– There’s no automation. You’re going to have to manually check each web page in each browser, whether it is a real browser or a virtual browser. Meaning: it costs a lot of time. The only key advantage is being able to test browsers you do not have installed.

    – Testing for browsers you do not have installed is incredibly painful in almost all situations. I’m currently working on a web app which has a about 80 different screens. Each screen can have a few states, making for hundreds of page variations. If I was to test this using any of these tools, it would take forever. It is a slow proces of submitting and checking. Fixing, resubmitting and checking.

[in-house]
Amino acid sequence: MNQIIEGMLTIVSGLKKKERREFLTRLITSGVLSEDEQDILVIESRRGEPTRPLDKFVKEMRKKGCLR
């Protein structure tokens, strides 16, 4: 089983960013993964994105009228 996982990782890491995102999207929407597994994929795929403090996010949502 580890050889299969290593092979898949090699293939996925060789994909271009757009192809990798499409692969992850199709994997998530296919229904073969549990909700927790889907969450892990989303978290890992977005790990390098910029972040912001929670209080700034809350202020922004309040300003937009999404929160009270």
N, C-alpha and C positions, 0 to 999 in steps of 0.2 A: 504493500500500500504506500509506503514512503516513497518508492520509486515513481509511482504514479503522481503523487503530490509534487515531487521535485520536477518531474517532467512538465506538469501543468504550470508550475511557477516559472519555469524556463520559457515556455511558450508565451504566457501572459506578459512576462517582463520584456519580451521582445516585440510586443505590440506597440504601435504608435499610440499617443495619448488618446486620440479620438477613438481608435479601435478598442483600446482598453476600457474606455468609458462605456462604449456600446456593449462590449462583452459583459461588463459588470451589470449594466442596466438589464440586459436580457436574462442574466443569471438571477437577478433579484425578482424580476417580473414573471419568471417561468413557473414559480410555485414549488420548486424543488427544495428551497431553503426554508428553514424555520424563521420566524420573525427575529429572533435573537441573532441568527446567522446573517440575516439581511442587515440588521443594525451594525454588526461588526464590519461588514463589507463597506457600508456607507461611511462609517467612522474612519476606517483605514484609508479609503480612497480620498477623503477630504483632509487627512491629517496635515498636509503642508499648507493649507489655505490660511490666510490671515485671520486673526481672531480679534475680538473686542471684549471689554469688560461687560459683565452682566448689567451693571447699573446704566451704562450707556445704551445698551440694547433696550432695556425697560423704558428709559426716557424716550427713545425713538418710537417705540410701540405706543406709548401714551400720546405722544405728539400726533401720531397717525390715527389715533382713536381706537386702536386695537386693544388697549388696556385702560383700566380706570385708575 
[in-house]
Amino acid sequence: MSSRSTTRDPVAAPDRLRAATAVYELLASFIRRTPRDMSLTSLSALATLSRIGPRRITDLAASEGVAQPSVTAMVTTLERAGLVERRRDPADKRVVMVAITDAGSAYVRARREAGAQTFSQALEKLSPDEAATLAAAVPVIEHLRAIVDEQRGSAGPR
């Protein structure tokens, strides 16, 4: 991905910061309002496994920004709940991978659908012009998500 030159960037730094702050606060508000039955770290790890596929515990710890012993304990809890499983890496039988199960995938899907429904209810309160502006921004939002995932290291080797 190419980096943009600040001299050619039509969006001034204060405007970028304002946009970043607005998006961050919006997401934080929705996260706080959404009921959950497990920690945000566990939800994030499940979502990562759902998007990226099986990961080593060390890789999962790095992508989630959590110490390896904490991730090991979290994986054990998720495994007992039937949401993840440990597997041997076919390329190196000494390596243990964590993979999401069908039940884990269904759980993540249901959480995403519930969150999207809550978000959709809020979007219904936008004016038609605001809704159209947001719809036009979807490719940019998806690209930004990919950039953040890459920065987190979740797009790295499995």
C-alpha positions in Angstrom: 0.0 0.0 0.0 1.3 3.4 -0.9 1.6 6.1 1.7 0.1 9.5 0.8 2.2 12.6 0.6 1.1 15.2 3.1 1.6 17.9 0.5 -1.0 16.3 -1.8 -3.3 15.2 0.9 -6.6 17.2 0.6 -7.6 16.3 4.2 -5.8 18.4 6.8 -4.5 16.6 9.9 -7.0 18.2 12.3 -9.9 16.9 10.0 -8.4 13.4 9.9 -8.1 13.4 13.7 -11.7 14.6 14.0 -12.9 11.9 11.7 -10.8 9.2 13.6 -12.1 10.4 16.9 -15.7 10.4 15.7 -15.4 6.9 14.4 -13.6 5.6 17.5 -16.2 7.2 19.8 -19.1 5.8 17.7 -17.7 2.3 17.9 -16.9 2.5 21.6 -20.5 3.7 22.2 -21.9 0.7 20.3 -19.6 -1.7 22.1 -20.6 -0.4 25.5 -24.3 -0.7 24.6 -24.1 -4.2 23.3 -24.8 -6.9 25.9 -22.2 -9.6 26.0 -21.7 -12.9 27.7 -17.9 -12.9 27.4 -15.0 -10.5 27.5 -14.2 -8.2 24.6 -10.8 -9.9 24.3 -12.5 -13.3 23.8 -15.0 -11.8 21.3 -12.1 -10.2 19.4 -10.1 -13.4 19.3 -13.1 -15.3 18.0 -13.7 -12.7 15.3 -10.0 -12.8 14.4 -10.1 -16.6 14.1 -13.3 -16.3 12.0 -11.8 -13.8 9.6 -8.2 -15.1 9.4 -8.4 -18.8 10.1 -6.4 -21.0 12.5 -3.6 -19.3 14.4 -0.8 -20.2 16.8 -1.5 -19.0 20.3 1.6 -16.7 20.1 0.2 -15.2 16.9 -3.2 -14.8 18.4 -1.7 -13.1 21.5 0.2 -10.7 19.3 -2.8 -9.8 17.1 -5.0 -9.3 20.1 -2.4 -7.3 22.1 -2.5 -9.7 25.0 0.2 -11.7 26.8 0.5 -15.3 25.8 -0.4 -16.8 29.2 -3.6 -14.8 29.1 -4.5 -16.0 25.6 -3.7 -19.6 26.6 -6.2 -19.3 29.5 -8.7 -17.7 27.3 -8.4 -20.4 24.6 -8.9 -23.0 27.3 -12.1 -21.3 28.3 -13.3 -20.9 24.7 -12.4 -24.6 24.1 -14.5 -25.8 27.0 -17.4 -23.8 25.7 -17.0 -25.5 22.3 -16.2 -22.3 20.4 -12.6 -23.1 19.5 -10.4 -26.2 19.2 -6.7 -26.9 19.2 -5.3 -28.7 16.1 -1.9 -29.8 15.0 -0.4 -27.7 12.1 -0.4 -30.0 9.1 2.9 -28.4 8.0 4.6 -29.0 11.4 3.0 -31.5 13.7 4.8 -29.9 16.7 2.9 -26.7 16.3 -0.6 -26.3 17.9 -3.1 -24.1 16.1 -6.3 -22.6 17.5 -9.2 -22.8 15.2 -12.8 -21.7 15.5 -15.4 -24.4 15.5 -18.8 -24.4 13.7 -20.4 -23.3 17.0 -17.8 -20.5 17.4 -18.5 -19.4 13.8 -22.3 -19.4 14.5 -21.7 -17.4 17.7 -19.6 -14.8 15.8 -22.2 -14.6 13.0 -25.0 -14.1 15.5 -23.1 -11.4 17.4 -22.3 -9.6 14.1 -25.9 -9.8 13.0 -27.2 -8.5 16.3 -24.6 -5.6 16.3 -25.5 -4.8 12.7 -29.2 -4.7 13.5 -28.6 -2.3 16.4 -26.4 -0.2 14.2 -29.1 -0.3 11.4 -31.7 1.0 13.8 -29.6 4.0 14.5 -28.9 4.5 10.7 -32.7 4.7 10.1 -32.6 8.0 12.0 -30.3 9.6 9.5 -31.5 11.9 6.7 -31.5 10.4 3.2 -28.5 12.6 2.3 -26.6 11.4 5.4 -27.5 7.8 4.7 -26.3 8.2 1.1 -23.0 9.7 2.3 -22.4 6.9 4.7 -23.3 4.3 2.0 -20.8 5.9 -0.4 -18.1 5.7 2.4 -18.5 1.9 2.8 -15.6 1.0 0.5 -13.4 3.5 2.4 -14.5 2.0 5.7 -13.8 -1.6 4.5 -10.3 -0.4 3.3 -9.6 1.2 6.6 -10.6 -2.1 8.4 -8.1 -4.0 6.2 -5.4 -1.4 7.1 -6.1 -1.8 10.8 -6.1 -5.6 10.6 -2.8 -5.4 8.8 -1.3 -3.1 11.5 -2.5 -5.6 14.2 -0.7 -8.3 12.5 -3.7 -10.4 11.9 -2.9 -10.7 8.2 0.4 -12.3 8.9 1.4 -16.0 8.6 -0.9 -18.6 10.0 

I know tools cant possibly automate a human process of checking for a correct rendering and working, I’m just saying…don’t expect too much from these tools.

    • 68

      Kevin Menard

      August 8, 2011 9:51 am

      Hi Ferdy,

      While you’re correct to a certain extent, some of these tools do automate the comparisons to a certain degree. Full disclosure: I’m one of the founders of Mogotest. But a key thing we’ve built into the product is that you don’t need to manually compare screenshots. You’re certainly welcome to, since we do take them. But the idea is you can test a lot of pages in a lot of browsers and we’ll auto-detect the cross-browser render issues, which will shave a lot of time off your typical testing cycle.

      We then try to give as much information as possible to help you fix the problem. We give you the CSS selector for the element in error as well as its coordinates. And we do a lot of analysis to track down the element causing the problem, so you don’t get flooded with cascading errors.